One theme that we should all take to heart and drive home over and over again is whether or not we're learning from our mistakes and utilizing that learning to prevent future disasters. Here was the first take, which dealt with micro-events and personal concerns, such as: 'Do you know where your flashlight is?'
Original, revisited: To Learn or Not to Learn
This revisitation will talk to macro-events and societal preparation, specifically oil spills. We have a long history of creating oil spills and managing them badly. Here's a short list:
1910: The Lakeview Gusher spilled approximately 1.2 million tons of crude.
1976-1996: In the Niger Delta as much as 328,000 tons of oil may have been released.
1978: The Amoco Cadiz ran aground, sank off of France, and spilled 227,000 tons of oil.
1979: The Itoxic I Well blew out in the Gulf of Mexico and discharged 480,000 tons of oil into the gulf.
1989: The Exxon Valdez ran aground in Alaska and and spilled 104,000 tons of oil onto some of the most environmentally sensitive coastline in the world.
1991: The Gulf War Oil spill discharged as much as 820,000 tons of oil into the Persian Gulf for the purposes of wartime advantage.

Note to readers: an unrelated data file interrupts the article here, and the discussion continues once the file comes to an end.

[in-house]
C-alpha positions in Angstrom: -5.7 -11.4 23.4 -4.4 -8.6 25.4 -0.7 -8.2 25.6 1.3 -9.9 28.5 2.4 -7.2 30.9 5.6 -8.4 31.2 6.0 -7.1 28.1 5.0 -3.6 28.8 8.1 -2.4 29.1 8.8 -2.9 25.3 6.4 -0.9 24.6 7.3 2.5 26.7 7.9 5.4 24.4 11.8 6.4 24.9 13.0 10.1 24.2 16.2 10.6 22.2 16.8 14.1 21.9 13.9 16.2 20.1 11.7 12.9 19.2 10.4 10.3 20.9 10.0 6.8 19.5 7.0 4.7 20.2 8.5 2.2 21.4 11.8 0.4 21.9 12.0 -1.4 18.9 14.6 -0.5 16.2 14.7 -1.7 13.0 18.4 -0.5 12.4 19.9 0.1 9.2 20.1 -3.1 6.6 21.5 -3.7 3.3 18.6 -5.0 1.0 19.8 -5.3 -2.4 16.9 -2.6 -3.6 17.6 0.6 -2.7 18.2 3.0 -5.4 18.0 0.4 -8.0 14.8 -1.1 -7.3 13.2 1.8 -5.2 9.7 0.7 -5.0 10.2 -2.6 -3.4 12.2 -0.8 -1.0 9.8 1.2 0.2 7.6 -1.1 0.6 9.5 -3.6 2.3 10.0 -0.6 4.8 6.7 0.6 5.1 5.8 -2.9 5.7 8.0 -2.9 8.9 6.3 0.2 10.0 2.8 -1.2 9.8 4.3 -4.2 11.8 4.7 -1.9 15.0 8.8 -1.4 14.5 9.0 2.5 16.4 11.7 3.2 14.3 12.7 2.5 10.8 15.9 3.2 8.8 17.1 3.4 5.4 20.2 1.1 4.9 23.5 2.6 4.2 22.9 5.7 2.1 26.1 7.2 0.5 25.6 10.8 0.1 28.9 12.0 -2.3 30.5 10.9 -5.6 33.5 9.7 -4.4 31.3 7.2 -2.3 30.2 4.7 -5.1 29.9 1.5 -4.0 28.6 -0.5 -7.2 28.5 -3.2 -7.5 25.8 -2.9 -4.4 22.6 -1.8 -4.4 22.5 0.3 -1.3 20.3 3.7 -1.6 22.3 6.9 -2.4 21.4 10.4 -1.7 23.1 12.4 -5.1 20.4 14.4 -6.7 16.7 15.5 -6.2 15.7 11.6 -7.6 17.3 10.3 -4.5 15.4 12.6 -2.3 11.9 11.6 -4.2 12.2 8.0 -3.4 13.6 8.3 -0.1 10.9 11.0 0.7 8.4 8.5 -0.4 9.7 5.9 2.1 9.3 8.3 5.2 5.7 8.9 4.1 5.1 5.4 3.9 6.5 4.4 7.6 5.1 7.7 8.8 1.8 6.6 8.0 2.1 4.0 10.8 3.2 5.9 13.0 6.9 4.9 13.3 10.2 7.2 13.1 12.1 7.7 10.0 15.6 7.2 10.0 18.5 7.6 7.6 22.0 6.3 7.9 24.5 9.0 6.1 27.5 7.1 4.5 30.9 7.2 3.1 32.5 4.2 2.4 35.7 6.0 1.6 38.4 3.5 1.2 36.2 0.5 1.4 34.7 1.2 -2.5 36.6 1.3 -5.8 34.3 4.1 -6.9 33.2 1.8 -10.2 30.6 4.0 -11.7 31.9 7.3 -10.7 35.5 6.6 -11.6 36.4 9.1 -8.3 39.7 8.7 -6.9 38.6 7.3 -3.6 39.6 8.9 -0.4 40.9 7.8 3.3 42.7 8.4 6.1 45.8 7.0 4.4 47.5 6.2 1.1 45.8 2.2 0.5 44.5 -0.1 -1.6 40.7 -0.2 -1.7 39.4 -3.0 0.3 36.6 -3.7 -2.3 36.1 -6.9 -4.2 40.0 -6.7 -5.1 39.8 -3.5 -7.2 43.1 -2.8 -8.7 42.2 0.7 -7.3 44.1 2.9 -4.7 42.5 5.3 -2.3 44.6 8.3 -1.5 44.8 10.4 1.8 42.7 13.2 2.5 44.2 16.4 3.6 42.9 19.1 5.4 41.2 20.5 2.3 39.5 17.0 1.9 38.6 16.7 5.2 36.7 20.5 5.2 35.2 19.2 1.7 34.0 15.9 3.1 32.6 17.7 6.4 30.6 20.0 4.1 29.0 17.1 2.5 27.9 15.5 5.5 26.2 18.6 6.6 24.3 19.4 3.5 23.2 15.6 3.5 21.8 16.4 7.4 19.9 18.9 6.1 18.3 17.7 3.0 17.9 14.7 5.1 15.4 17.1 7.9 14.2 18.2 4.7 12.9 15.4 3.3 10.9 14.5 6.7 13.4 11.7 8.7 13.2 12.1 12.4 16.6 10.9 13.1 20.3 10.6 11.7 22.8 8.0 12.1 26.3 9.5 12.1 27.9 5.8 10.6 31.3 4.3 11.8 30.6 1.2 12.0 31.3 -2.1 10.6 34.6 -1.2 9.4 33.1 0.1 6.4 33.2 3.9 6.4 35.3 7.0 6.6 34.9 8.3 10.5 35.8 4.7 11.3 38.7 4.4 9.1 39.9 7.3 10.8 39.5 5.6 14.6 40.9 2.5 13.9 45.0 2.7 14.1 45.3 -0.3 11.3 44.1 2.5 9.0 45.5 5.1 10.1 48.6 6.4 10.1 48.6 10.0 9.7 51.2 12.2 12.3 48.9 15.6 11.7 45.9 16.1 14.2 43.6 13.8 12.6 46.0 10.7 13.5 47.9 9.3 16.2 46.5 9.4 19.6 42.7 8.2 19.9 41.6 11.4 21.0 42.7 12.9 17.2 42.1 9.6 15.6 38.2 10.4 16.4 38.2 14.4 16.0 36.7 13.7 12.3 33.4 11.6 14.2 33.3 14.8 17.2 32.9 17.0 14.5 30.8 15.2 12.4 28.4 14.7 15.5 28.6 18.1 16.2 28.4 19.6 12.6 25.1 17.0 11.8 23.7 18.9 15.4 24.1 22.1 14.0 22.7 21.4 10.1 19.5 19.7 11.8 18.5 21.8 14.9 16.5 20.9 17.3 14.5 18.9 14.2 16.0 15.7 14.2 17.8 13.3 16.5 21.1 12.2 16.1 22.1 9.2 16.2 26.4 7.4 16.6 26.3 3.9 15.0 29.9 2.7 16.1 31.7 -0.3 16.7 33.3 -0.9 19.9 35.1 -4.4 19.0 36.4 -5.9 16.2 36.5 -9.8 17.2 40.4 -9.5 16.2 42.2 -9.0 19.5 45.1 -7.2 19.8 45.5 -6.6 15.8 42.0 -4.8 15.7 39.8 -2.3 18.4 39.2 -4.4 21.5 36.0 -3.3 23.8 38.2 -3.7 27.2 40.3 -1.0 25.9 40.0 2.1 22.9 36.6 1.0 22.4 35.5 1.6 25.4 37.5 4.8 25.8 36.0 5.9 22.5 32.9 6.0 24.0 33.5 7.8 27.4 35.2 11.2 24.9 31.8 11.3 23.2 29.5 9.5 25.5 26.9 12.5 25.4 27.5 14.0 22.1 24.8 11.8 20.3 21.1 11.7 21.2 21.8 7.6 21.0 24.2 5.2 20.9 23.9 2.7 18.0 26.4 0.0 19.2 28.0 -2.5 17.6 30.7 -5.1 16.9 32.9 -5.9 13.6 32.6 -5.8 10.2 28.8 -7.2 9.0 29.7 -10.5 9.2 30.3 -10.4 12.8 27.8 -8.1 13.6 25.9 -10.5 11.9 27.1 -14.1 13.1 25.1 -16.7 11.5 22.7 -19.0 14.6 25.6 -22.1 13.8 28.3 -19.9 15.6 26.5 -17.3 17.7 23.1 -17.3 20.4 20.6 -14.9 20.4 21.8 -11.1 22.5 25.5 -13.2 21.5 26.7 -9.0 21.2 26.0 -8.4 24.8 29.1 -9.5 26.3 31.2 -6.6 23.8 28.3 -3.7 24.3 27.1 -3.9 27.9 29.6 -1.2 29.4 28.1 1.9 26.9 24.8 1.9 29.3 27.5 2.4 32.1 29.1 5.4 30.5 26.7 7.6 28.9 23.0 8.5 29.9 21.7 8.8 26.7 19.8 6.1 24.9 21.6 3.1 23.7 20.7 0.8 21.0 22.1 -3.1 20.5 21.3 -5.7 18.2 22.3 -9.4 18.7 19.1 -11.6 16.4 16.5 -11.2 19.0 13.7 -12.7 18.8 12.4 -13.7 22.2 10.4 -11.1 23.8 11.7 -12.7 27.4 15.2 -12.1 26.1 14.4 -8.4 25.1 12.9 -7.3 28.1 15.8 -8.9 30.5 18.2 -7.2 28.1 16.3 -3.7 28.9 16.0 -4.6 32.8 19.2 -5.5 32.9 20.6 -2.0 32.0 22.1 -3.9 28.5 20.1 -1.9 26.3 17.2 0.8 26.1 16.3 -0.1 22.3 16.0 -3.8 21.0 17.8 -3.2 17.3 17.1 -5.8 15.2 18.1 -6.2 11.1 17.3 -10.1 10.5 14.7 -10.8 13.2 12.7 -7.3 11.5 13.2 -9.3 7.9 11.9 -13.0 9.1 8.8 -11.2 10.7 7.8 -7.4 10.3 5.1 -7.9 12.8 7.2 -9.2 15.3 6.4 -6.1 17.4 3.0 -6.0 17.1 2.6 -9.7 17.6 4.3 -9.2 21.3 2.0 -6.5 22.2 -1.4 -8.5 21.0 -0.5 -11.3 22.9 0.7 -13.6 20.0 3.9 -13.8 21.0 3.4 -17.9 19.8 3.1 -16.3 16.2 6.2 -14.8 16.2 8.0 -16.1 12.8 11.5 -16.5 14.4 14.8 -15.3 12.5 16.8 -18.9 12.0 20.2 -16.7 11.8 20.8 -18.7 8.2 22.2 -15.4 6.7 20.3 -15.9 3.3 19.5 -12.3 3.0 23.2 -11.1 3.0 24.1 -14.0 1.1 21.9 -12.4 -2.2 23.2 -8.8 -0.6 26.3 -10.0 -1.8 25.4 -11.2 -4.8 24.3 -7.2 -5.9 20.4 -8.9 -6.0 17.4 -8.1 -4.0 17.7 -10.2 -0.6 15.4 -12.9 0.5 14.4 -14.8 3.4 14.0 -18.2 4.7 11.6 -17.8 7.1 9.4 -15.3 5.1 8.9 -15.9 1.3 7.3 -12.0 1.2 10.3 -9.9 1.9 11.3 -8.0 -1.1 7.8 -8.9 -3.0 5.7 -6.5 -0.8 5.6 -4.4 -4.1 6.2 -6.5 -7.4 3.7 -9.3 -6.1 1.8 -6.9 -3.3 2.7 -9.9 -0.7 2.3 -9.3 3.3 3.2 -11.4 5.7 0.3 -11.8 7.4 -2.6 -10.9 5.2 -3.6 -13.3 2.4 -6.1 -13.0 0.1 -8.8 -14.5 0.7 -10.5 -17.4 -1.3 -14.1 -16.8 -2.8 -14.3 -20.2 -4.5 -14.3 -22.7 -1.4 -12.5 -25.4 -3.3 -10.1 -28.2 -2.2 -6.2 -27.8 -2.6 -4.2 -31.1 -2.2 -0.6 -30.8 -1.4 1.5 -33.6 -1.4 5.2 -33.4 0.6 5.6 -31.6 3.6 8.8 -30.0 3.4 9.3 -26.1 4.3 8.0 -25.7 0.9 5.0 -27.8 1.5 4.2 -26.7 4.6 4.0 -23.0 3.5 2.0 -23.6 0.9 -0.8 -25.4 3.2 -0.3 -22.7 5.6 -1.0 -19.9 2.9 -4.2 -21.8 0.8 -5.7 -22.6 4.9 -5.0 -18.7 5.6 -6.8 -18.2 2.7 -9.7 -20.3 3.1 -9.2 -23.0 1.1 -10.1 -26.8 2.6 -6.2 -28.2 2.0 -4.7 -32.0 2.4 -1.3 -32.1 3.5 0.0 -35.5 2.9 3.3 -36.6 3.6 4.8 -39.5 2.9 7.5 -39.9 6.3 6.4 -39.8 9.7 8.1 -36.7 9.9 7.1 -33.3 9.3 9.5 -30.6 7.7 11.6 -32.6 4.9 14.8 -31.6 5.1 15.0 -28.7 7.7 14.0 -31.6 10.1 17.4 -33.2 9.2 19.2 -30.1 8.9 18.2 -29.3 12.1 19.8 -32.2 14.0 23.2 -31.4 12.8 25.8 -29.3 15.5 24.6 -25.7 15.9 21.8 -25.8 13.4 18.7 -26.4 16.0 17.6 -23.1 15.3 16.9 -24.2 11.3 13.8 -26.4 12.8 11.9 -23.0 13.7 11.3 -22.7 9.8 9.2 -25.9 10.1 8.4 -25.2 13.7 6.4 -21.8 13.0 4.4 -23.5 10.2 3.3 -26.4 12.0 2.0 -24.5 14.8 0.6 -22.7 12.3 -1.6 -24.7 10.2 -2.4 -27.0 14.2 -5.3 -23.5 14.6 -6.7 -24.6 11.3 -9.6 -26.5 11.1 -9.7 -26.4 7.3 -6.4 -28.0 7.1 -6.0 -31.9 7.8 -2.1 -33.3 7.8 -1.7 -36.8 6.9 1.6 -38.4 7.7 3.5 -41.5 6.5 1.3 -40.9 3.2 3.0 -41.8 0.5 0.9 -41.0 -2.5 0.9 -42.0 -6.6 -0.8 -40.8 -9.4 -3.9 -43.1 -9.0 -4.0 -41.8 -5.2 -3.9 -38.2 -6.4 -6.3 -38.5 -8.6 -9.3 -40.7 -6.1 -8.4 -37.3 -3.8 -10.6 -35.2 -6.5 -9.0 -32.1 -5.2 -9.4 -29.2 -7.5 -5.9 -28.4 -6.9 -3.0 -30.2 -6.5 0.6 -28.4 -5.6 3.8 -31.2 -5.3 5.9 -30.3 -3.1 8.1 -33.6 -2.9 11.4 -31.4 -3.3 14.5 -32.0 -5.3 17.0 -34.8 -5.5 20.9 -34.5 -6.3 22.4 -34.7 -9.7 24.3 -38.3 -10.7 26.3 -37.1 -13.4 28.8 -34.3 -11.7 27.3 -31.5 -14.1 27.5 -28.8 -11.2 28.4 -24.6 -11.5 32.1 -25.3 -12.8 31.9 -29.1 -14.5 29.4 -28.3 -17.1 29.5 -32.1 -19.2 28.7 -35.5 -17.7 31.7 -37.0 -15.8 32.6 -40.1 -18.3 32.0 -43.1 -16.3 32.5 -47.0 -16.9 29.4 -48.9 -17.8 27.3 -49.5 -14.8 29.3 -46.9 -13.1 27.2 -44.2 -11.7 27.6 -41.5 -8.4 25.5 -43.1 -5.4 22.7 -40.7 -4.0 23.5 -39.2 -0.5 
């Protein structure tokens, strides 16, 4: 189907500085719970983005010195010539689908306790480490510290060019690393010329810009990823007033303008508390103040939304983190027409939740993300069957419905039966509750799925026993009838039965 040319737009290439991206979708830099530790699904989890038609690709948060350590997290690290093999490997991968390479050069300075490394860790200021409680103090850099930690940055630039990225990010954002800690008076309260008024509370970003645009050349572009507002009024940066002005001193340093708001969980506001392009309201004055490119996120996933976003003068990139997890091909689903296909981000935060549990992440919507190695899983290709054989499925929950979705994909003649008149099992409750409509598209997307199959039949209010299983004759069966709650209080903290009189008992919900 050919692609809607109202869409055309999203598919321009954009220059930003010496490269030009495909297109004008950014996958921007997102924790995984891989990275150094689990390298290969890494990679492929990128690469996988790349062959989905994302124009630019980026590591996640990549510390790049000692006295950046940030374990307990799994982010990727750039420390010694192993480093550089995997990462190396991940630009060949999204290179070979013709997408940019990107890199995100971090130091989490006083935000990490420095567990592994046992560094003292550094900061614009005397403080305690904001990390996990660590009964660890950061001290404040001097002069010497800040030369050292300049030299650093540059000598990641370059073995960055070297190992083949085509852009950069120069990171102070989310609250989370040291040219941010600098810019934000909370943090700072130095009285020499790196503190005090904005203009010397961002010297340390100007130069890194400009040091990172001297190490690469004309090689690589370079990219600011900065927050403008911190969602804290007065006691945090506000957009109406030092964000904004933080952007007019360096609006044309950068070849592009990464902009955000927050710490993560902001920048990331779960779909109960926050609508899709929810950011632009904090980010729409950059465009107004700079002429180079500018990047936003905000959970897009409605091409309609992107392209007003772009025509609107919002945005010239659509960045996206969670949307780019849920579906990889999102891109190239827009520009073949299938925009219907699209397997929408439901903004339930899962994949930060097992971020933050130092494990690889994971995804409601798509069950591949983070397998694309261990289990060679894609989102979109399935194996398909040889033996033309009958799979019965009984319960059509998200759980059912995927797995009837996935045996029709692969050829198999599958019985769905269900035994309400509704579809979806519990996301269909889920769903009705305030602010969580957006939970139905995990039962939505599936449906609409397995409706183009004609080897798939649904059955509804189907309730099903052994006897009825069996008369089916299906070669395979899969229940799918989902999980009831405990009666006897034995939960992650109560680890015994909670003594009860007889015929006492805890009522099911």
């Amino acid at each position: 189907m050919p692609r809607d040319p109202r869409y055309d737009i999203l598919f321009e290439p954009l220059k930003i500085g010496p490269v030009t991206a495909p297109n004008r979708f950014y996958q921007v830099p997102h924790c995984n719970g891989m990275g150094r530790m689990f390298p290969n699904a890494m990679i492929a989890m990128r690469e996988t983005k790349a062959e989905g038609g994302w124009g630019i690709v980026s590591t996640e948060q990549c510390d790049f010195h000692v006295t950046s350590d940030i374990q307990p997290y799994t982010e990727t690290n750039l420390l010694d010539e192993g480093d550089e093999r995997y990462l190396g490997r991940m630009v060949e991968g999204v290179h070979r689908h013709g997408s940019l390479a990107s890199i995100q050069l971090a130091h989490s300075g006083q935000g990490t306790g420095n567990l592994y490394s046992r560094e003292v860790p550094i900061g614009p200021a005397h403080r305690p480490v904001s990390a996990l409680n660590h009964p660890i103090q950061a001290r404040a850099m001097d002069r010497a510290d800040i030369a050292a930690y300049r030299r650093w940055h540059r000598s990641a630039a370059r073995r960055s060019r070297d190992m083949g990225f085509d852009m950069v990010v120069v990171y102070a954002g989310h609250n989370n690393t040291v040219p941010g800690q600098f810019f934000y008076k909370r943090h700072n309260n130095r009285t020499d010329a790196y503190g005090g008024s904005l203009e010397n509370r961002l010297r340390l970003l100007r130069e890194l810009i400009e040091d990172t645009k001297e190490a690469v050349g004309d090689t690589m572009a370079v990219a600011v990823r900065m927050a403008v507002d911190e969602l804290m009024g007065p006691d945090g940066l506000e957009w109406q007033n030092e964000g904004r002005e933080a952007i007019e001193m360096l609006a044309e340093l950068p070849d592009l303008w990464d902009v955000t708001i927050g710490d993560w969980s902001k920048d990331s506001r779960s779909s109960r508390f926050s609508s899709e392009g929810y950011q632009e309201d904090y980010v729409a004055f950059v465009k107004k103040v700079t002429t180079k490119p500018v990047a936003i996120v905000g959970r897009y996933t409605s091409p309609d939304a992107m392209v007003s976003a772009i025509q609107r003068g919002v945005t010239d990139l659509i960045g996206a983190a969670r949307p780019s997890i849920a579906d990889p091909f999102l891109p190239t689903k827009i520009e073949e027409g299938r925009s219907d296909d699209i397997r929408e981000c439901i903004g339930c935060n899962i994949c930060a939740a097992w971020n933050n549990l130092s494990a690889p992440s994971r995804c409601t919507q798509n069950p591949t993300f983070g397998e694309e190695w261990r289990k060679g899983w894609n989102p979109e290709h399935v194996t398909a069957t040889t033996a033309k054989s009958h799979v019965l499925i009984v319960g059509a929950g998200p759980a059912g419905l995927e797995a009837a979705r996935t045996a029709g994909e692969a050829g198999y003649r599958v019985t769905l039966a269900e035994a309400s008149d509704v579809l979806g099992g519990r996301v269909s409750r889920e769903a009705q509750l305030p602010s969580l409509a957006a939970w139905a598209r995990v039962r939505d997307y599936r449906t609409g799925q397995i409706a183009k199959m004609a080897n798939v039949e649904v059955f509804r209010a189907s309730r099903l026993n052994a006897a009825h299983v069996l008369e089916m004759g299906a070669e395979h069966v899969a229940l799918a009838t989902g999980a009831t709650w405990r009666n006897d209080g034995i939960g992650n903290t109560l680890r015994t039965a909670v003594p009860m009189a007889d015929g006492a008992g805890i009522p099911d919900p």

2010: The Deepwater Horizon oil platform blew up, killing 11 workers and discharging 627,000 tons of oil into the Gulf of Mexico, damaging the environment and economy alike. Cleanup continues to this day.
2010: A spill on the Kalamazoo River in Michigan discharged 3,250 tons of heavy tar sands crude into the water. Although this spill is comparatively small in volume, the significant thing to note here is that the cleanup, initially projected to cost $5 million, has now cost $765 million, and the cleanup is not yet complete.
That's a short list. A more complete list is here.
Now, in 2015 and 2016, we have, in short order, spills in the Yellowstone River in Wyoming, Refugeo Beach in California, a train derailment in Galena Illinois, and now we learn that the Brutus oil refinement platform off of Louisiana has been shut down due to yet another oil spill into the Gulf.
So it's fair at this juncture to ask this really simple question: Have we learned anything?
It's a recurring theme throughout our political discussion that:
- One political perspective would prefer to dismantle the EPA and the various environmental laws and policies that require us to ask that question--to prevent us, in fact, from being able to ask that question at all at any effective level.
- The other political perspective would seek to make our government institutions more effective so that the answer to the question better informs our ability to protect both our Earth and our economic institutions.
So here's your question for the day: Which is the better choice? I know my preference--what's yours?